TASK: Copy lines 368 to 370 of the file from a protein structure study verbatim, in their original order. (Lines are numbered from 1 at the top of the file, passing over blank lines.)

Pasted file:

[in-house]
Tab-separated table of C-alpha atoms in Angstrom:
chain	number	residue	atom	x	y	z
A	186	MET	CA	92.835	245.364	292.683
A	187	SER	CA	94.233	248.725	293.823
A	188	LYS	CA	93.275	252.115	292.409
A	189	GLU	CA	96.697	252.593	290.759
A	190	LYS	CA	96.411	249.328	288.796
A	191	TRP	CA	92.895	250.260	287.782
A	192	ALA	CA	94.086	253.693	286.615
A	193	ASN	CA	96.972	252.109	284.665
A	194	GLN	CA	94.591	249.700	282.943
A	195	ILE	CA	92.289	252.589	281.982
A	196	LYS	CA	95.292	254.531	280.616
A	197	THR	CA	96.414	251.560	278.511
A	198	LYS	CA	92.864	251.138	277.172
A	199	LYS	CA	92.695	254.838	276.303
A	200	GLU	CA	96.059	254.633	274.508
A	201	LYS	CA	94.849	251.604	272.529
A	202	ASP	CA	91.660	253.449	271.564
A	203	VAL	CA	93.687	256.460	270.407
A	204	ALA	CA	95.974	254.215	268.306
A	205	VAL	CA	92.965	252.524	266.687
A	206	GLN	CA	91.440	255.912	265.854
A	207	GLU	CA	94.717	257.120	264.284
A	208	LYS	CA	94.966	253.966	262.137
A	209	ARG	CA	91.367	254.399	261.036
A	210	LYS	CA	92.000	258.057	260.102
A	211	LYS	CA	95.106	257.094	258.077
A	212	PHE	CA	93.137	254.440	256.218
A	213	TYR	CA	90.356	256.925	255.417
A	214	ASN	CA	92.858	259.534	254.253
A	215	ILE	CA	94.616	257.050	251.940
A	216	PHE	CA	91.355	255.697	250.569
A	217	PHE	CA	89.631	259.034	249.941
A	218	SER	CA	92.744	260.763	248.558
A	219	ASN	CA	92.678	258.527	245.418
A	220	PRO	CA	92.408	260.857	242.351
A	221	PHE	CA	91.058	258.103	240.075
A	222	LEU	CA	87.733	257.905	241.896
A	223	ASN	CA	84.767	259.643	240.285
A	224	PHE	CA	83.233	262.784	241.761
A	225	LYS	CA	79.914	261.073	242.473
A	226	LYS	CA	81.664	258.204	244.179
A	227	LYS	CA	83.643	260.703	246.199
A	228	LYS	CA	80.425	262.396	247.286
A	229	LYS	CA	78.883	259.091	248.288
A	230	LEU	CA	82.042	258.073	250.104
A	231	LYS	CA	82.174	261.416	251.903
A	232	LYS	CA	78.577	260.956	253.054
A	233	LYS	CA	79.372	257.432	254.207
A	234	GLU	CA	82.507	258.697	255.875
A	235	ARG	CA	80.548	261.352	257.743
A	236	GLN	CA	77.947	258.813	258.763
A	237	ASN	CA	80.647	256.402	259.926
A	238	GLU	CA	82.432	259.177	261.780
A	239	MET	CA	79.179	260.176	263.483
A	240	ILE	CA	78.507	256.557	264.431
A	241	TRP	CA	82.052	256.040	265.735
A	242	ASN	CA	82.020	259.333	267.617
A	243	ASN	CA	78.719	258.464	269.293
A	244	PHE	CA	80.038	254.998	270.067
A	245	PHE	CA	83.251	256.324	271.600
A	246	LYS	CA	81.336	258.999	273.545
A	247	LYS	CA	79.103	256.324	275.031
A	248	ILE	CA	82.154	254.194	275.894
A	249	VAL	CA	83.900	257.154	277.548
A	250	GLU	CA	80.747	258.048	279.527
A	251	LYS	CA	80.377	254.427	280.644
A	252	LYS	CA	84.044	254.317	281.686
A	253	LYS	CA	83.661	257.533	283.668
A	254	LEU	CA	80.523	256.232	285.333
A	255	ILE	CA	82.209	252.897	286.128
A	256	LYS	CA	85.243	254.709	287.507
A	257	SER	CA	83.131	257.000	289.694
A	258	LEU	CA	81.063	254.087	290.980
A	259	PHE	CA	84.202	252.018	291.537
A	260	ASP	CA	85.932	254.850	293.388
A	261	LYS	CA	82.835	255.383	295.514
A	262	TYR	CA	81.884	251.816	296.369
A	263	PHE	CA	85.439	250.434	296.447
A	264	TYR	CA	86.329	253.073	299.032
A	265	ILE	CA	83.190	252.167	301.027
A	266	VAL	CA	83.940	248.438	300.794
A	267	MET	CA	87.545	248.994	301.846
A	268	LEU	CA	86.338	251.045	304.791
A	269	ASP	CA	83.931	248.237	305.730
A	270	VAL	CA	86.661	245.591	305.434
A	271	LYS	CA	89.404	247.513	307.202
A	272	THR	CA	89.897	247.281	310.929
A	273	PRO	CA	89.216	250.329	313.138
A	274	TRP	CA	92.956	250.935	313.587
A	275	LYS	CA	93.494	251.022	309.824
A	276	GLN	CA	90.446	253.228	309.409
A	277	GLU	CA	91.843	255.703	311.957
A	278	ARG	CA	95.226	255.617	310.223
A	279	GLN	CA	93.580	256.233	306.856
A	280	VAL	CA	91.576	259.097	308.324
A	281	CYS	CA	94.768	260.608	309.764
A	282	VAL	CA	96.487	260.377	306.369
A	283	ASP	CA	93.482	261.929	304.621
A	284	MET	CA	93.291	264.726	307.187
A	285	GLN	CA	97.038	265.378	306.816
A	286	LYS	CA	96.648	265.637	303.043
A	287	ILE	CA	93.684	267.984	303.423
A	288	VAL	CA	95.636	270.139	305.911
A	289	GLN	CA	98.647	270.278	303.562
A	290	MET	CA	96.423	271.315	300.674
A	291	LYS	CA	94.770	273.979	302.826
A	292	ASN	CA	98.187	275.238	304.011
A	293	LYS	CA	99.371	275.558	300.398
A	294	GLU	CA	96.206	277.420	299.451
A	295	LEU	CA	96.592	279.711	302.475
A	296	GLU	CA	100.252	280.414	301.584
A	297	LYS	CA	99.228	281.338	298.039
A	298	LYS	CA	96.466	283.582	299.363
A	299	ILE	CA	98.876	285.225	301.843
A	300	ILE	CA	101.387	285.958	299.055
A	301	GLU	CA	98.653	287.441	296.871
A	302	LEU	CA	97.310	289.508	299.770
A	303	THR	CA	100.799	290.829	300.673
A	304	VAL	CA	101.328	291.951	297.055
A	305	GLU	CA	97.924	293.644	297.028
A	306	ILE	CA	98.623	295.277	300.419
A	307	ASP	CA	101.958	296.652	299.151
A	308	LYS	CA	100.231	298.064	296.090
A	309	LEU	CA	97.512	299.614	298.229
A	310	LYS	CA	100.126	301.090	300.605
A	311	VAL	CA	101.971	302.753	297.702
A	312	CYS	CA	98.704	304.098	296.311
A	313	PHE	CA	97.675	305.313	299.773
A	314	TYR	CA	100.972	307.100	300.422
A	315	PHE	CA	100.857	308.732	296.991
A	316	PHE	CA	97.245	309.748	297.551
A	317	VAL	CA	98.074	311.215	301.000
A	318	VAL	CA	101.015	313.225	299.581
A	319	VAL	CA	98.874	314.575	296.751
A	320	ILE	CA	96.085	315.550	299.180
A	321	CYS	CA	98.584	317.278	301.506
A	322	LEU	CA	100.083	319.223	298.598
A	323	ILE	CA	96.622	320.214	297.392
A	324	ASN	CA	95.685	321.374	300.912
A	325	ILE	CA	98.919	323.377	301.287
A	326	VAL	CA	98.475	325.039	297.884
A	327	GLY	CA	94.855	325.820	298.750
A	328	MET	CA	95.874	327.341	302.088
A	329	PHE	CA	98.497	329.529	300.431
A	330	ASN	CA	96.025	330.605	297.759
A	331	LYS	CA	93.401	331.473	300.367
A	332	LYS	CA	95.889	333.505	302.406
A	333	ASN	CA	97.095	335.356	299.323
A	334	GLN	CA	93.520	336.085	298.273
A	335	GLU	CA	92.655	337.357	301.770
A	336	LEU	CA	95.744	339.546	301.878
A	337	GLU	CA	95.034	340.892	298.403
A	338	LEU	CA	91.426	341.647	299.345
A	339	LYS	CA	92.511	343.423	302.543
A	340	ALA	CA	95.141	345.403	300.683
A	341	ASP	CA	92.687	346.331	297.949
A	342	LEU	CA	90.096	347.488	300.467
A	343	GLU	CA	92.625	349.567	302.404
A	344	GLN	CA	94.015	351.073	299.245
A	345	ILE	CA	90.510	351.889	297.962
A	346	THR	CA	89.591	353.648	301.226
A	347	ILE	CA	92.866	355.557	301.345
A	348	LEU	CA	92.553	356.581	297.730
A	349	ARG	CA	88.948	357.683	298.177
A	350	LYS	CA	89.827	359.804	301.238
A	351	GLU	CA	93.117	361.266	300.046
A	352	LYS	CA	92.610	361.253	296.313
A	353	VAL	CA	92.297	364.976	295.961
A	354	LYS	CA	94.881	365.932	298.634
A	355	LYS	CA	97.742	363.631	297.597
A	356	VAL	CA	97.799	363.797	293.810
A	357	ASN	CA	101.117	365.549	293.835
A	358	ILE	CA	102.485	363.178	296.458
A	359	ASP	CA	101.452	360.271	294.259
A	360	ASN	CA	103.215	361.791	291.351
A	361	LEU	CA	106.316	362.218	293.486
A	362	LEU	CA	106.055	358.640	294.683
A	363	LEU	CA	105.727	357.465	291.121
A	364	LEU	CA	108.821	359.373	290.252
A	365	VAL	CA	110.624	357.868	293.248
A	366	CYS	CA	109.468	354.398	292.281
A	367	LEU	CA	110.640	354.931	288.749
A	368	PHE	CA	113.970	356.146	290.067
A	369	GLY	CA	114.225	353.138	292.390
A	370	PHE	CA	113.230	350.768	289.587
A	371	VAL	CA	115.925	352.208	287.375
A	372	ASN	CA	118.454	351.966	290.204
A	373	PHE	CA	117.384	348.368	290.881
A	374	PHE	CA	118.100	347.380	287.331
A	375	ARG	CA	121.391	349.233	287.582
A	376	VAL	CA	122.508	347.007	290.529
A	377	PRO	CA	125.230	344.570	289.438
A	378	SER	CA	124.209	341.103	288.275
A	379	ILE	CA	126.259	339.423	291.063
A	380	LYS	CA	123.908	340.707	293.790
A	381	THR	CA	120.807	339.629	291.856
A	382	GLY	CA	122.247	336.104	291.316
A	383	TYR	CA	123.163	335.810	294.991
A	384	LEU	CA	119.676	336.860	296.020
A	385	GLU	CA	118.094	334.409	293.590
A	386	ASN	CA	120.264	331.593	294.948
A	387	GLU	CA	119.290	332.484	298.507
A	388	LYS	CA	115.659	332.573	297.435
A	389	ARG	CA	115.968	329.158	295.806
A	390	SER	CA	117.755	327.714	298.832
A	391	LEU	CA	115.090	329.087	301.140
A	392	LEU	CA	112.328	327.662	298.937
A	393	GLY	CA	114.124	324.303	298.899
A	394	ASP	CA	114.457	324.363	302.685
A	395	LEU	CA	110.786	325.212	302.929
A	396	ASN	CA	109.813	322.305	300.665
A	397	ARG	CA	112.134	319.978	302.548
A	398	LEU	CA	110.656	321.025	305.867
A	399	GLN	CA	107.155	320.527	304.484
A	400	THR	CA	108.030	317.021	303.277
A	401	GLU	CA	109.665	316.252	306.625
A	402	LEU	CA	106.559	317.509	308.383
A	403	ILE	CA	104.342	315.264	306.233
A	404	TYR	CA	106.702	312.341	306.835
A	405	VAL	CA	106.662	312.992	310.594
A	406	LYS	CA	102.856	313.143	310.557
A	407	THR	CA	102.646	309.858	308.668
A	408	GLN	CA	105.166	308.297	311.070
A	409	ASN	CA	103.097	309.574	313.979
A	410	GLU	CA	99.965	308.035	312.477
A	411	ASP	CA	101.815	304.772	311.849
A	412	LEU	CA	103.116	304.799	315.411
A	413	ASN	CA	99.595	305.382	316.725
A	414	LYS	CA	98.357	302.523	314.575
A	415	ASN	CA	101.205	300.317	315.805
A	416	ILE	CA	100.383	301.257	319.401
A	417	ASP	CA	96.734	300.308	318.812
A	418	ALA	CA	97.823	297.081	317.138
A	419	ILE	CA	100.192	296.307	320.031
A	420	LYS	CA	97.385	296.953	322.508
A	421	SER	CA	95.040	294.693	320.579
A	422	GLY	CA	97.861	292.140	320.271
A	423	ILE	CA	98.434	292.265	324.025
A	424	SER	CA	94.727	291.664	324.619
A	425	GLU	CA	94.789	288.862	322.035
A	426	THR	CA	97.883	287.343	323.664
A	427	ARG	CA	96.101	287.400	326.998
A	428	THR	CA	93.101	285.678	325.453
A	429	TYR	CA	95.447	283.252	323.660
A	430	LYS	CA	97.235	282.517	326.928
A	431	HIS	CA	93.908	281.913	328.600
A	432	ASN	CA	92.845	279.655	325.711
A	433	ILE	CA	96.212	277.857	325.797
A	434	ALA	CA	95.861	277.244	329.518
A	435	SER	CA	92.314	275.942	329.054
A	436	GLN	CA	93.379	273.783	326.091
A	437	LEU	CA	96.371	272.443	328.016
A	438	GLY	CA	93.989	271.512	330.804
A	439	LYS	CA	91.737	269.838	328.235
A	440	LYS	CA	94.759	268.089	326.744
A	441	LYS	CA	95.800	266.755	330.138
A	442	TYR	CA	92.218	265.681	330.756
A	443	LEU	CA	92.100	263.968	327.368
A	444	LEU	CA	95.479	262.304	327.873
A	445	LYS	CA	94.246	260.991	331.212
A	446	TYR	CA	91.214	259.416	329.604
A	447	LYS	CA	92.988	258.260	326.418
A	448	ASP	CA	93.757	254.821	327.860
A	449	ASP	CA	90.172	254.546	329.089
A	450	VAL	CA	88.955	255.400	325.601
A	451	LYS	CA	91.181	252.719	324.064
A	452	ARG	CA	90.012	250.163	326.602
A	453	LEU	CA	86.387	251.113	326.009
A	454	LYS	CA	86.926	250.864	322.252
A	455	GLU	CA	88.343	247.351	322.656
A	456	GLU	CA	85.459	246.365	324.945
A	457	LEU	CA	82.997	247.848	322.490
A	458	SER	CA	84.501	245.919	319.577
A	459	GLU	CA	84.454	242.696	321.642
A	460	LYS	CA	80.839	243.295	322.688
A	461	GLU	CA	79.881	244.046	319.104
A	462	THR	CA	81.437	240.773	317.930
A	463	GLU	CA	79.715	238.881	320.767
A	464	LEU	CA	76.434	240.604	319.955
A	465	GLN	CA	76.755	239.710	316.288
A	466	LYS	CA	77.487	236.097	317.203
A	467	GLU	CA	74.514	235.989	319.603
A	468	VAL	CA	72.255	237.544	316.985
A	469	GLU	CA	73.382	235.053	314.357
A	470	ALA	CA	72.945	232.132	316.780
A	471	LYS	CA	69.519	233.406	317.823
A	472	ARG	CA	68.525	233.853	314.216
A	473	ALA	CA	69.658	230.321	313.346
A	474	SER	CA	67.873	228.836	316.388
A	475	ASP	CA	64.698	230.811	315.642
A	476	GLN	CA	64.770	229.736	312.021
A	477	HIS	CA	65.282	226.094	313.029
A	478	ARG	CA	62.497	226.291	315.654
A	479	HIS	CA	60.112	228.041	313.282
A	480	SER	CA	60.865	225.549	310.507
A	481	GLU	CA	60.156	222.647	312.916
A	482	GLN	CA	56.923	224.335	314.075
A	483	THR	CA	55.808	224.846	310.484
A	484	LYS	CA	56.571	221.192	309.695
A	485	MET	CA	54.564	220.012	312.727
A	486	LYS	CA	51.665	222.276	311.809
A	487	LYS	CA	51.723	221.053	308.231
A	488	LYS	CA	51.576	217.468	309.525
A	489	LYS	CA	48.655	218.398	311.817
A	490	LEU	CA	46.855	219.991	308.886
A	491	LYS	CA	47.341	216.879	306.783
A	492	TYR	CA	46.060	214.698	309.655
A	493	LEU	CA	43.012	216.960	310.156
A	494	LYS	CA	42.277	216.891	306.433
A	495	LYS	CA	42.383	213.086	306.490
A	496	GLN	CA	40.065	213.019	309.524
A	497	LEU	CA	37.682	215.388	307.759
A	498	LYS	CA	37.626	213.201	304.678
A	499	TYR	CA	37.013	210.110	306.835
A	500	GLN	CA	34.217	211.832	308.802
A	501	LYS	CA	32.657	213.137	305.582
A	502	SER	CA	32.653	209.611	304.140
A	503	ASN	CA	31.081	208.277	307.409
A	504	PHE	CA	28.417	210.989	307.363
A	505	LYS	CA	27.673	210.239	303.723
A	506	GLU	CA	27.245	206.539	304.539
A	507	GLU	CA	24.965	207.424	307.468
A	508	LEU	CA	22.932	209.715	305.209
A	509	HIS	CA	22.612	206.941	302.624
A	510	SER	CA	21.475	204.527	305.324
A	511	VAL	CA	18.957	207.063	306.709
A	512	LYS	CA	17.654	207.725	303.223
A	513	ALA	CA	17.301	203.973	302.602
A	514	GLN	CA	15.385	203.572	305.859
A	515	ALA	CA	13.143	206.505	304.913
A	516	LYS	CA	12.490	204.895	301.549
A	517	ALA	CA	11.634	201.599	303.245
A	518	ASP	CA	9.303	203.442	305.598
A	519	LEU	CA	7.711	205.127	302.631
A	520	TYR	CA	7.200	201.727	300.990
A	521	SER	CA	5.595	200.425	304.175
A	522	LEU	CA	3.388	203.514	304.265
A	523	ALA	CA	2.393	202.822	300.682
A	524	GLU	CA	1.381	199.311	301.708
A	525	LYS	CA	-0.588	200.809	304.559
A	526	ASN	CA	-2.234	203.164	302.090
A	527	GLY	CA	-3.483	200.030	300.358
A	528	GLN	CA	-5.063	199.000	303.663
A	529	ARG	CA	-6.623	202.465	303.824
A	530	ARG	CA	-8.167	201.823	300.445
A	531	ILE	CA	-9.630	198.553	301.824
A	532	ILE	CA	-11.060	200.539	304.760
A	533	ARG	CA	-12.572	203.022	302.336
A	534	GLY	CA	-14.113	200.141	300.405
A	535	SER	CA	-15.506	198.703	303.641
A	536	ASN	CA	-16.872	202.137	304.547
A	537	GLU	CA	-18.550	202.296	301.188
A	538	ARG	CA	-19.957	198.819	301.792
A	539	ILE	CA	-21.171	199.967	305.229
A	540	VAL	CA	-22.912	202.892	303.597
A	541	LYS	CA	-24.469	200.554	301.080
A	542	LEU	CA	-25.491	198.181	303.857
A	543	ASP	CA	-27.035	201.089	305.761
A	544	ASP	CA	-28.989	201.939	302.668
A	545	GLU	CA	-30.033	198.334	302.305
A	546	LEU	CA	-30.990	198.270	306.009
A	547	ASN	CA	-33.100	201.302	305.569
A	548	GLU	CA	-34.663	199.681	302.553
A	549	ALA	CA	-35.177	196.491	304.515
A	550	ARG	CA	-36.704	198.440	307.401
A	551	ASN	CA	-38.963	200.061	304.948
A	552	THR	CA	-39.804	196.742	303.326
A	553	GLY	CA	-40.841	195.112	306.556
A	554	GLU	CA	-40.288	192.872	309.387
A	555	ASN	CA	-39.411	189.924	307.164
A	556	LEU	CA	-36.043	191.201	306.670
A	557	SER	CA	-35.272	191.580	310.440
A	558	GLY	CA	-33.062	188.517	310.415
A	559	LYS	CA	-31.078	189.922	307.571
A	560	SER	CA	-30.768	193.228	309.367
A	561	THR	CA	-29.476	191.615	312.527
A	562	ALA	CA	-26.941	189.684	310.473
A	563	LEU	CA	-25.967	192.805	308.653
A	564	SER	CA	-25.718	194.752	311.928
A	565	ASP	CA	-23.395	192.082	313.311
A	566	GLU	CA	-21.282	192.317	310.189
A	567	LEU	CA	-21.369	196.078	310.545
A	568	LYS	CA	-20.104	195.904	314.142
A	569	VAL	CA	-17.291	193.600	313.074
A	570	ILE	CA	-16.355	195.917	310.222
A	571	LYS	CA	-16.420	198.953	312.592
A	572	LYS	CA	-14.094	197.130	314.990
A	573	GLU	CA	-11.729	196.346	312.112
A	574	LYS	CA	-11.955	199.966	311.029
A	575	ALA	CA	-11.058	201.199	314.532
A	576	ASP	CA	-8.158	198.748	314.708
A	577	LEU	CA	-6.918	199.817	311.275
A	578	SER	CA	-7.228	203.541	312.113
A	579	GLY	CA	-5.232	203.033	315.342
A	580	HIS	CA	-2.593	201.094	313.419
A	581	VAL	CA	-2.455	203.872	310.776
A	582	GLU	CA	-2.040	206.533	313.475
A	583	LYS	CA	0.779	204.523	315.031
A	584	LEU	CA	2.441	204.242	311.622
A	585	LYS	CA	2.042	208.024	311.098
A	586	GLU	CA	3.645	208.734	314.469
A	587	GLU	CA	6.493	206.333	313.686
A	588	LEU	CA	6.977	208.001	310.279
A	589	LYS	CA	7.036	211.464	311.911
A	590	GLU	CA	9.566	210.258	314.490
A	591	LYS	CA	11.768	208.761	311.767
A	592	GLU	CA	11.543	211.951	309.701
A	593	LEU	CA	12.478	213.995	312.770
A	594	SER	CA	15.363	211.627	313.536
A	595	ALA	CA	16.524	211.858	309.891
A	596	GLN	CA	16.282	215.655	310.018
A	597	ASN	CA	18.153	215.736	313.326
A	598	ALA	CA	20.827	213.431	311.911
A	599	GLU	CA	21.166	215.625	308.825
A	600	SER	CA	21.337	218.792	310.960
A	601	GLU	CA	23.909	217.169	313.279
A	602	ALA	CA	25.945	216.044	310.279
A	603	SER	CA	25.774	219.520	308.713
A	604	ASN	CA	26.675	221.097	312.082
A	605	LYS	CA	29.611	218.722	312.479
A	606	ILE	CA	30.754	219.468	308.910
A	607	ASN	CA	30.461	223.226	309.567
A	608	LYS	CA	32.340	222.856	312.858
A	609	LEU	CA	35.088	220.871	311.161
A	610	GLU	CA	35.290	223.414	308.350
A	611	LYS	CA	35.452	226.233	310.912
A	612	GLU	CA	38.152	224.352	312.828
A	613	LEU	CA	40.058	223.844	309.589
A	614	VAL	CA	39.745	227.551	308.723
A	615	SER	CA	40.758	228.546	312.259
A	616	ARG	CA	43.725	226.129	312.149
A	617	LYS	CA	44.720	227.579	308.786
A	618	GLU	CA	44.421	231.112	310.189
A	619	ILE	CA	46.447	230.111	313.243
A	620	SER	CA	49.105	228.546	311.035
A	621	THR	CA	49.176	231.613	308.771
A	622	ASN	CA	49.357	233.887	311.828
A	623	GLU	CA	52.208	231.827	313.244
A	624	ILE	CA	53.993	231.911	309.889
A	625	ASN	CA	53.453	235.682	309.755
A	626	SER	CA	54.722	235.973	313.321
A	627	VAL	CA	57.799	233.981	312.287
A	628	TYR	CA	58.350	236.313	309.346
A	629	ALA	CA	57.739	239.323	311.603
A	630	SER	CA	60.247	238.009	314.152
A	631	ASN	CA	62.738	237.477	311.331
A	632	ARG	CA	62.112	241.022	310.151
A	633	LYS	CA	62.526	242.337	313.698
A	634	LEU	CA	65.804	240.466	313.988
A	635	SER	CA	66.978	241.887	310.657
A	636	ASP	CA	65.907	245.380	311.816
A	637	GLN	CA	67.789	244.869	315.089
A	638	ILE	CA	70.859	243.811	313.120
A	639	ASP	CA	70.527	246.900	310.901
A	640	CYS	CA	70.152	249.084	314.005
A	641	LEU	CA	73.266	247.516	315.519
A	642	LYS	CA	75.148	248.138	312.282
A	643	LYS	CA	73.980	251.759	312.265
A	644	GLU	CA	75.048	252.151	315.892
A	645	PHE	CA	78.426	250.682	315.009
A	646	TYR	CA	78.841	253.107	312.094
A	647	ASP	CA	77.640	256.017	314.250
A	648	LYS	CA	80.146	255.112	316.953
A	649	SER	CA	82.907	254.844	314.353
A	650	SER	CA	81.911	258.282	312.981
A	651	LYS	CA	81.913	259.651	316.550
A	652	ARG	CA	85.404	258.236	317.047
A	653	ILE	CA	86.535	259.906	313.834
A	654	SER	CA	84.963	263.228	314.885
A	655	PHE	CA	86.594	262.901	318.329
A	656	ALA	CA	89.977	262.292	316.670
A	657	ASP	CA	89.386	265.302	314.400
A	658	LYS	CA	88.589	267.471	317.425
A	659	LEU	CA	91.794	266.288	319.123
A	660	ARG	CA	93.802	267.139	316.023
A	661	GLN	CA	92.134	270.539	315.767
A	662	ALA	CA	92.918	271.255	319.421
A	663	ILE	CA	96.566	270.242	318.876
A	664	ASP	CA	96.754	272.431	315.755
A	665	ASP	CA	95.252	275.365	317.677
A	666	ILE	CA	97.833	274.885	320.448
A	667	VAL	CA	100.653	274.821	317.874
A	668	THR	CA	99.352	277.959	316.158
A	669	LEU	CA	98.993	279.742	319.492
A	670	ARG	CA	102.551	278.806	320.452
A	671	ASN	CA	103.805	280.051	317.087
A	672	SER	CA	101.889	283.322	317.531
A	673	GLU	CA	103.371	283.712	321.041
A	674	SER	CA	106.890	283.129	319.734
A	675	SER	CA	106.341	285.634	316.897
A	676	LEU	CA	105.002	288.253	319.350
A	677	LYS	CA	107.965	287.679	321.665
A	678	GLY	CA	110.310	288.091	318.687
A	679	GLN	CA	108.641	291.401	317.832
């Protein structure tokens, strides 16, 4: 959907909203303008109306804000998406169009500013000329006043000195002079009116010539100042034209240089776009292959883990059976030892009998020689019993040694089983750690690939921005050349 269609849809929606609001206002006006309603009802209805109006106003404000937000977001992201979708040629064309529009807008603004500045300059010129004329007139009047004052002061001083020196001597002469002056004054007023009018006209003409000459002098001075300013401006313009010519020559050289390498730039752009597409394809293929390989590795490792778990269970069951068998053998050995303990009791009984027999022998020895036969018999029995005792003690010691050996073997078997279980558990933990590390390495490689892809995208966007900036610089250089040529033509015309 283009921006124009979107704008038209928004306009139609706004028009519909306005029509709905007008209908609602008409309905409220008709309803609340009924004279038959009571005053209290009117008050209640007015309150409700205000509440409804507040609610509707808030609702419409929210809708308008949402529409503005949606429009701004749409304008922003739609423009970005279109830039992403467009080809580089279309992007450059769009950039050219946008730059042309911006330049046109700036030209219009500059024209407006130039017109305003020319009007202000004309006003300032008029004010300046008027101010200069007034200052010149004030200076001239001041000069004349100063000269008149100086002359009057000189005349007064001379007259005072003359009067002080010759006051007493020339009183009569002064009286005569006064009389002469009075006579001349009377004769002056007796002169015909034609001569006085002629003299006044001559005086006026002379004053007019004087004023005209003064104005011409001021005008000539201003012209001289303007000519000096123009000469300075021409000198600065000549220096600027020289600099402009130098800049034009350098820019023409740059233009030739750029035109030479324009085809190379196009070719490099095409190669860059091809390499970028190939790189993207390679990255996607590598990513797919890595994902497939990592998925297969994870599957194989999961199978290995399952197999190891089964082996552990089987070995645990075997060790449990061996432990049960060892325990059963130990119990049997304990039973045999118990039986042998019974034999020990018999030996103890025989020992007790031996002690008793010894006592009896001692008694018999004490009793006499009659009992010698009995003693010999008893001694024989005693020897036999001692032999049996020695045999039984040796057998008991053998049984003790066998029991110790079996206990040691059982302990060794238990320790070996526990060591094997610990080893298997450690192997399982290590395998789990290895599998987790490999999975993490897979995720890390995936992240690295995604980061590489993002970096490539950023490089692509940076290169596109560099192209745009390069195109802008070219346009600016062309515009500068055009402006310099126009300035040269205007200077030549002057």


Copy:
A	550	ARG	CA	-36.704	198.440	307.401
A	551	ASN	CA	-38.963	200.061	304.948
A	552	THR	CA	-39.804	196.742	303.326